Journalism is all about research. Researching the web for any possible story to jump on. Researching the world of which surrounds you. Researching the very mind.
But sometimes, your brain doesn’t want to conjure up any possible way to report current events with captivating word choice and charisma, or you may feel as if your life is so uneventful there’s nothing worth writing about. It’s a little difficult to get started on writing when there are simply too many things happening at once. The accumulation of work and the pressure of striving for perfection that comes with it are often factors that gnaw into the phenomenon known as “writer’s block.” You’re so absolutely “done” with everything that your brain doesn’t register: “write an articulate essay.” Summative assessments are right around the corner, and practically everyone in the student body is feeling the wrath, once again, of the annual December finals. All of the pressure makes it even more difficult for some to focus on writing and finding the perfect words and ideas.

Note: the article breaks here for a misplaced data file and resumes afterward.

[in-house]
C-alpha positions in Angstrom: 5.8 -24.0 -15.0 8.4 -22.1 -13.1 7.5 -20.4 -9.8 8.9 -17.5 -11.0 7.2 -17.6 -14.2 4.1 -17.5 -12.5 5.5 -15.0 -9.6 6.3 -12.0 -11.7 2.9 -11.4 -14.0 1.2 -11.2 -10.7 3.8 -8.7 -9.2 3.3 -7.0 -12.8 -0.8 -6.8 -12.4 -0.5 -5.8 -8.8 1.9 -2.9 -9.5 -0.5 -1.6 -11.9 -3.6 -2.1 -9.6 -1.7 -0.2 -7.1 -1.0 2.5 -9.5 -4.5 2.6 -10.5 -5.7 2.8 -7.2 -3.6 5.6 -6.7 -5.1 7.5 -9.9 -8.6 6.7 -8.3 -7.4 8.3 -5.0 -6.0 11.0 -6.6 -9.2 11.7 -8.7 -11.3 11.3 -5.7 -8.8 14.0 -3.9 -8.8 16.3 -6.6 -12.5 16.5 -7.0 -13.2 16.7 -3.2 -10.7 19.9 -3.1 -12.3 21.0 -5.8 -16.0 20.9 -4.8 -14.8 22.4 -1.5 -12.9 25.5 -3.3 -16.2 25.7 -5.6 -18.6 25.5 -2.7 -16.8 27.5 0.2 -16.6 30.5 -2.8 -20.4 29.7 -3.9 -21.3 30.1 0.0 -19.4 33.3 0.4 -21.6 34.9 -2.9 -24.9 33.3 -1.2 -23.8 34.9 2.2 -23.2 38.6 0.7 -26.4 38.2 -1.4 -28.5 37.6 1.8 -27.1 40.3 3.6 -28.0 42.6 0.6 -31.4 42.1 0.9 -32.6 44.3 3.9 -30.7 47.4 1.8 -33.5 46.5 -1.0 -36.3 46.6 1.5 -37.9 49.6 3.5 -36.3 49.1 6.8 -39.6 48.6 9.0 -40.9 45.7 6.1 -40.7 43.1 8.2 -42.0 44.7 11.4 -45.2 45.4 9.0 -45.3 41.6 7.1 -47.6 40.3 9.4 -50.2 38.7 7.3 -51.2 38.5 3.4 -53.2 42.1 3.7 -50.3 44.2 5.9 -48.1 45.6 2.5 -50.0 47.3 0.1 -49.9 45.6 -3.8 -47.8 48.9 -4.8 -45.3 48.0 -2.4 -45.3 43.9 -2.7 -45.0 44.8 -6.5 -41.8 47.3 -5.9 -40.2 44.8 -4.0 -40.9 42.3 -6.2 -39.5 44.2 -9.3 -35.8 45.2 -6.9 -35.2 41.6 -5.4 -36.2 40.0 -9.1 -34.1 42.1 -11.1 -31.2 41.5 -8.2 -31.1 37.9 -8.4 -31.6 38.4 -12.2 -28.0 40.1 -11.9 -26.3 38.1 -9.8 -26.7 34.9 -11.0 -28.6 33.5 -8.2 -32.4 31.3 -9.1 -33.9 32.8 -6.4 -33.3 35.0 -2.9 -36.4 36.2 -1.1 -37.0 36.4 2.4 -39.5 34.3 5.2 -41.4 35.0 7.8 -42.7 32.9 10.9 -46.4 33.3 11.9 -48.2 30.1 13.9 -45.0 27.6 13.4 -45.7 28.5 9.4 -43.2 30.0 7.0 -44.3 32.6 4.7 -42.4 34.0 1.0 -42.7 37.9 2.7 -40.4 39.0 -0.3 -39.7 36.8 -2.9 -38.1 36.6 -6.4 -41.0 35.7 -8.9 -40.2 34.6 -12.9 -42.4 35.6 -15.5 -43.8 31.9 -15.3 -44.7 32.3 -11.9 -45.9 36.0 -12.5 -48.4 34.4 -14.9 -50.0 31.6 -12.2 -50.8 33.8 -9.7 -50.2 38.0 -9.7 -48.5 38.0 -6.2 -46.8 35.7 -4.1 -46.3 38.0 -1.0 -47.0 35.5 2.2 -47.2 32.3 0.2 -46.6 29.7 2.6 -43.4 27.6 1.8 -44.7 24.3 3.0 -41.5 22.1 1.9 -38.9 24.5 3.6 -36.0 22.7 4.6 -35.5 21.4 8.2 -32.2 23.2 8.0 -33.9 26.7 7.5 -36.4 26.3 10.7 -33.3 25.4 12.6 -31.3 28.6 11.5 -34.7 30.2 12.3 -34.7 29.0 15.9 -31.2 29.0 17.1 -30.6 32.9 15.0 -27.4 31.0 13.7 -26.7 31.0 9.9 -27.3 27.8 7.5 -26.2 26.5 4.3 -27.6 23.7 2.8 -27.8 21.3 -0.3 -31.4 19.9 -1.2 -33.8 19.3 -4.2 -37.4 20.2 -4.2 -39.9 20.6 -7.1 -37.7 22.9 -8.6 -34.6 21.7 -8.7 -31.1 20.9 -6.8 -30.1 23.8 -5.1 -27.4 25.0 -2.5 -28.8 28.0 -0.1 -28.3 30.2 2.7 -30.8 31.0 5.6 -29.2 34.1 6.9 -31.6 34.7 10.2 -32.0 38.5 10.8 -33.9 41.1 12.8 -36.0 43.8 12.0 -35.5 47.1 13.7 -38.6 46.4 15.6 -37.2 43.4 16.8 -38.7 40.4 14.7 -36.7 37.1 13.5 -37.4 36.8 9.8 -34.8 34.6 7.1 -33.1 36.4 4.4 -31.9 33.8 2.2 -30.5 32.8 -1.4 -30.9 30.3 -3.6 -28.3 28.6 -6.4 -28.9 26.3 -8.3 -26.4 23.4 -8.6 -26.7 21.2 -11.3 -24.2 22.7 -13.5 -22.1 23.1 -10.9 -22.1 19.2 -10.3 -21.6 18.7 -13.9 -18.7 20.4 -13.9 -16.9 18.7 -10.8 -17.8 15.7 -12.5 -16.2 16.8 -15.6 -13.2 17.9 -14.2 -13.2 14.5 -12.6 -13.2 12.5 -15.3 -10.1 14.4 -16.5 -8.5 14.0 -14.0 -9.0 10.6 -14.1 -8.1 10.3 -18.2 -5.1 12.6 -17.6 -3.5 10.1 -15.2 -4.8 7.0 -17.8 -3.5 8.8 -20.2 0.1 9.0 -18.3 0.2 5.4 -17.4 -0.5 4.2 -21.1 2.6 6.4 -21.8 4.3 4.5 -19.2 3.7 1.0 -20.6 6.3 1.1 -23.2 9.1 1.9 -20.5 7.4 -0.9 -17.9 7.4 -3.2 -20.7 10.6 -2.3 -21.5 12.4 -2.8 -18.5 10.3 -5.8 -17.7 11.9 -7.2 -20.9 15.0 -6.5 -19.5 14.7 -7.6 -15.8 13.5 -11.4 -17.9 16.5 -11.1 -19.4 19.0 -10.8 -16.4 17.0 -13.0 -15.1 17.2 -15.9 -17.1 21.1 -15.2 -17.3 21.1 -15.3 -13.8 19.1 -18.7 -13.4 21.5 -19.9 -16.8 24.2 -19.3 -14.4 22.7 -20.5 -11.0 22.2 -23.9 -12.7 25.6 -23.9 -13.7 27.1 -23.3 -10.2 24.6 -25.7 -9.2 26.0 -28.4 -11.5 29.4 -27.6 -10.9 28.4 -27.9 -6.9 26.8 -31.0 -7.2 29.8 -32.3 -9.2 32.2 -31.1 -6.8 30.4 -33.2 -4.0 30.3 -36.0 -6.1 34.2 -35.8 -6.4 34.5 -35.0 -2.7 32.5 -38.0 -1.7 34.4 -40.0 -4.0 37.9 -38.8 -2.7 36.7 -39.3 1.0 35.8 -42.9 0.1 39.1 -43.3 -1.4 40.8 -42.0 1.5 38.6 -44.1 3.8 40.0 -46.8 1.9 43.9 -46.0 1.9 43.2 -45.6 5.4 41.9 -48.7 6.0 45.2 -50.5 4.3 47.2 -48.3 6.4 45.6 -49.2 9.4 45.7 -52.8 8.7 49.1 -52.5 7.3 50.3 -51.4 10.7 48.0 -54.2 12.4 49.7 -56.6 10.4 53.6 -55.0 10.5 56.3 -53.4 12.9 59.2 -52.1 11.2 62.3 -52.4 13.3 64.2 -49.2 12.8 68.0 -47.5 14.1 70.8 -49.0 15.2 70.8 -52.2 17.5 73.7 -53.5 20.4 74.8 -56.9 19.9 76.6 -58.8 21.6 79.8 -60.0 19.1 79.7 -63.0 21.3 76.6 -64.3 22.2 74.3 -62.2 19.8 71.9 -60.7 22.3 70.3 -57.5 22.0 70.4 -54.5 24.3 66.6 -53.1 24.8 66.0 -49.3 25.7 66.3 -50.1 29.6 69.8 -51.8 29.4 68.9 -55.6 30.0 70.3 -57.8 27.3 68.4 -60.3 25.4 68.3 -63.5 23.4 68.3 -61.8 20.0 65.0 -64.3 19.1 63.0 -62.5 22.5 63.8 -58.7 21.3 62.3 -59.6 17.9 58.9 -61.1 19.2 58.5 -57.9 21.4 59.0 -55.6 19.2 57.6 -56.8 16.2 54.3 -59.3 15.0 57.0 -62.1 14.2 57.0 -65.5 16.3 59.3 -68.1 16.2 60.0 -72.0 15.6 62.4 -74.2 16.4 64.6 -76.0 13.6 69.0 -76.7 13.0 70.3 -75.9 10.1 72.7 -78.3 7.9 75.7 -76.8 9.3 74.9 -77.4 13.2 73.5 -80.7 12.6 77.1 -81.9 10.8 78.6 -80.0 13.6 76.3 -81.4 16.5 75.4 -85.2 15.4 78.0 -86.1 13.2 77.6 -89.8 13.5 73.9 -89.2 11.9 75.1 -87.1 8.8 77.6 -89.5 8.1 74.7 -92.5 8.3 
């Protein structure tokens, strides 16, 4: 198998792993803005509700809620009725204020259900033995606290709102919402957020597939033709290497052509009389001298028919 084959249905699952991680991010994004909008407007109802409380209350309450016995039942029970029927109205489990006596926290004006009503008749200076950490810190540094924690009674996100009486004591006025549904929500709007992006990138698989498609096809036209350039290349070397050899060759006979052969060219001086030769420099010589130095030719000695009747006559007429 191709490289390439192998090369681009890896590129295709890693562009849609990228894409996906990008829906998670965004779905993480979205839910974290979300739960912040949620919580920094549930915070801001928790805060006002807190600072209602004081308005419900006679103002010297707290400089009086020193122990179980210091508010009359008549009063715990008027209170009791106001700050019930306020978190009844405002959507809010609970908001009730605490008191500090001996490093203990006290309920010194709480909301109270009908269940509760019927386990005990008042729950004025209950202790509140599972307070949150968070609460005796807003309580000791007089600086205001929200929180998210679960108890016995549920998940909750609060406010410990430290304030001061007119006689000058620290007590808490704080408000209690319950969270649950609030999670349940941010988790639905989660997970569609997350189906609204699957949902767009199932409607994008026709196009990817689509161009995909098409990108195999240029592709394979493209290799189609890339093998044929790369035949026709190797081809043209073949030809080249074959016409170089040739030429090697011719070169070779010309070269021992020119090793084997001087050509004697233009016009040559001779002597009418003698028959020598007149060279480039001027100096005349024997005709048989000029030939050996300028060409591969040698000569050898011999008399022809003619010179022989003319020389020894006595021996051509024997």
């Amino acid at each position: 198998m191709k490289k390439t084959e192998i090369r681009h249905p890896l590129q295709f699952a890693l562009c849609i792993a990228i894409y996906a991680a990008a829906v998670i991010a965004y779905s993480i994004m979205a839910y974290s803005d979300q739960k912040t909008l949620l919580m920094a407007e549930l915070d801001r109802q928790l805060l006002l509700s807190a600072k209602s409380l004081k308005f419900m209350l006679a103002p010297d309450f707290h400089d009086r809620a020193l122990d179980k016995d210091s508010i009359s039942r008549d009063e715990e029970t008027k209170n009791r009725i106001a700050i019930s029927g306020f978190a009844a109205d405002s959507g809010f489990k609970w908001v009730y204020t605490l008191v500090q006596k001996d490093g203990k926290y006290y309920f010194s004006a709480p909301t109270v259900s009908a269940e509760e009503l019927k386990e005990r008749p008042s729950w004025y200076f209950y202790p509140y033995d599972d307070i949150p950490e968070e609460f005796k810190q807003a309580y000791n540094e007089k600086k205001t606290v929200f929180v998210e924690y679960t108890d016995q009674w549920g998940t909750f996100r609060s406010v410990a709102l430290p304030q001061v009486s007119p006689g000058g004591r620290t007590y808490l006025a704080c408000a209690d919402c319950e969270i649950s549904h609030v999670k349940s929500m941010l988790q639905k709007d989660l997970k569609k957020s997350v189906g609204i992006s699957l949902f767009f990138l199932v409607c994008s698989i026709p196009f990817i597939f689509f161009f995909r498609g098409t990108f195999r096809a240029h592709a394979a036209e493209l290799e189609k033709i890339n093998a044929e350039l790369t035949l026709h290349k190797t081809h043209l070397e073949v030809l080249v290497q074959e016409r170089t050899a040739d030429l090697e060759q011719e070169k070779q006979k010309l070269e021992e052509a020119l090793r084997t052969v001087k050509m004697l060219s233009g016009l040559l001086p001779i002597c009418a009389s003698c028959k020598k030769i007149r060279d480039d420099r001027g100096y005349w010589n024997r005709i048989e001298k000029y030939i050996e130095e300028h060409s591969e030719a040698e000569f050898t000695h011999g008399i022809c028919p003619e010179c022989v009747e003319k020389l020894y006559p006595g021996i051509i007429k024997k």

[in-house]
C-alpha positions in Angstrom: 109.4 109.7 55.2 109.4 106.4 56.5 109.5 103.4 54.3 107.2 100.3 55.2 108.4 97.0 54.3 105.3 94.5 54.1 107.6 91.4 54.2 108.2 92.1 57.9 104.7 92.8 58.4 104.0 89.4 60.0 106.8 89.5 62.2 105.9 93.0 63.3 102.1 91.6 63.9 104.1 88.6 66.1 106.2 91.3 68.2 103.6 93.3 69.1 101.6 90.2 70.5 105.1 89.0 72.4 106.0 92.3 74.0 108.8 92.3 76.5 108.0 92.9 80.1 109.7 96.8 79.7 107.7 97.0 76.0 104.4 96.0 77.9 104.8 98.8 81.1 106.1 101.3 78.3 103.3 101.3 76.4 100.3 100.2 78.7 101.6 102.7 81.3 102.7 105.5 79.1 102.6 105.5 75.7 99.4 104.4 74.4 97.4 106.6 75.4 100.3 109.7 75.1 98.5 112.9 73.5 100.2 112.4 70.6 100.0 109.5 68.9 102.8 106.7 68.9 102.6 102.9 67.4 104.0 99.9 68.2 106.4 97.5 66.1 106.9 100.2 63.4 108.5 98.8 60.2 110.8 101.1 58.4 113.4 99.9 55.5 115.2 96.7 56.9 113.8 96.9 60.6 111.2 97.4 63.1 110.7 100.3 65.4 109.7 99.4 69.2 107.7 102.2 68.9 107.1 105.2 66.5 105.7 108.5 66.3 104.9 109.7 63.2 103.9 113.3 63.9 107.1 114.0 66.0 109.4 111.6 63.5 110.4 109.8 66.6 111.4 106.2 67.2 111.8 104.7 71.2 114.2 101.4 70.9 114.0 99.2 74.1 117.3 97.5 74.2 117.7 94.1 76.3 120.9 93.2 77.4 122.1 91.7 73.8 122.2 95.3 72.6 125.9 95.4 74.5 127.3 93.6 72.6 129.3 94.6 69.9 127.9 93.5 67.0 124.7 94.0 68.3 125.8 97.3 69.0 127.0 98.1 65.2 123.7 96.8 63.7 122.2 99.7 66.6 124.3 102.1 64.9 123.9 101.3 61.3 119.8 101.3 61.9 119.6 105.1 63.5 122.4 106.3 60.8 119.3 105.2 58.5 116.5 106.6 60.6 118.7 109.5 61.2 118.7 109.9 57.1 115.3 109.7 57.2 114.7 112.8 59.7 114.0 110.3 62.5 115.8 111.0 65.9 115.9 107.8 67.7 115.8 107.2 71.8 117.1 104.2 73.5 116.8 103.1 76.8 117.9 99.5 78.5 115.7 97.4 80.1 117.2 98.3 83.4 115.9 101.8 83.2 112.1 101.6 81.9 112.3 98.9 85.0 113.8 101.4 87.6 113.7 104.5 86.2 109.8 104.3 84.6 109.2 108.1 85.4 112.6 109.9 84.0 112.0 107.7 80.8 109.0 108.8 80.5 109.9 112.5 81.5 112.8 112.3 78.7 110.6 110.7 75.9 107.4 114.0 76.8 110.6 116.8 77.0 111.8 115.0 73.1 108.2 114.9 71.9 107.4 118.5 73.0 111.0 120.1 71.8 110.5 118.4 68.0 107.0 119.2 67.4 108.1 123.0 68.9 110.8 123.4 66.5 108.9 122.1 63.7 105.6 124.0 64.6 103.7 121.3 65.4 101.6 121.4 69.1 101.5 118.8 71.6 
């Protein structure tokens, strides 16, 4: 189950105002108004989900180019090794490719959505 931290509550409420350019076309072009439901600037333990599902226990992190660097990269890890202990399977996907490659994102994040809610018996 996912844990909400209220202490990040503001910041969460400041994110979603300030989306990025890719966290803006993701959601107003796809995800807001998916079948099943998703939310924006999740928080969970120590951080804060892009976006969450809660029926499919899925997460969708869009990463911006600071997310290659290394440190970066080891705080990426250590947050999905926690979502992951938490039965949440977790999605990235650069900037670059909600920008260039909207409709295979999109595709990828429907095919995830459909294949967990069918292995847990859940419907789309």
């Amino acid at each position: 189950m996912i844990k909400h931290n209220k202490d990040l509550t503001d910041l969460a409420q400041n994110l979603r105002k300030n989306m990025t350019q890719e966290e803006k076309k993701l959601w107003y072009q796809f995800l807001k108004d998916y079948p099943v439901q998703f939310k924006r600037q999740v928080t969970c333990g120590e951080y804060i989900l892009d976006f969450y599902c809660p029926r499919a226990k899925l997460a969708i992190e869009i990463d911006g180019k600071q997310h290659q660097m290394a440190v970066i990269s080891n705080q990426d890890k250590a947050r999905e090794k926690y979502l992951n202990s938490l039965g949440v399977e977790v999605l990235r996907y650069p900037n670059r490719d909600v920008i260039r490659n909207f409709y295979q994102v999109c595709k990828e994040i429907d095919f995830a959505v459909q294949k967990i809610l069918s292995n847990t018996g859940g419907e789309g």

I’m not even sure if I’m doing a good job at organizing my thoughts as I write this, which is probably why we have editors. But, perhaps, it’s a good thing to cut yourself some slack once n’ a while and not exercise the full extent of your brainpower in a 300-word article.
But tracking deadlines and late-night summative revisions have driven me to a realization: that not everything you write needs to be a grand reflection of your literary potential. No amount of tips-and-tricks will motivate me the same way waking up and naturally feeling like writing can. Some days, I don’t want to write. Some days, I’m in the zone and won’t leave my keyboard until my fingers ache. Most of the time, I must write out of obligation.
Regardless, every article and essay I write is just more practice in strengthening my skills as a writer. Practice can get tiring, so rest is just as important.
Categories: Student Experience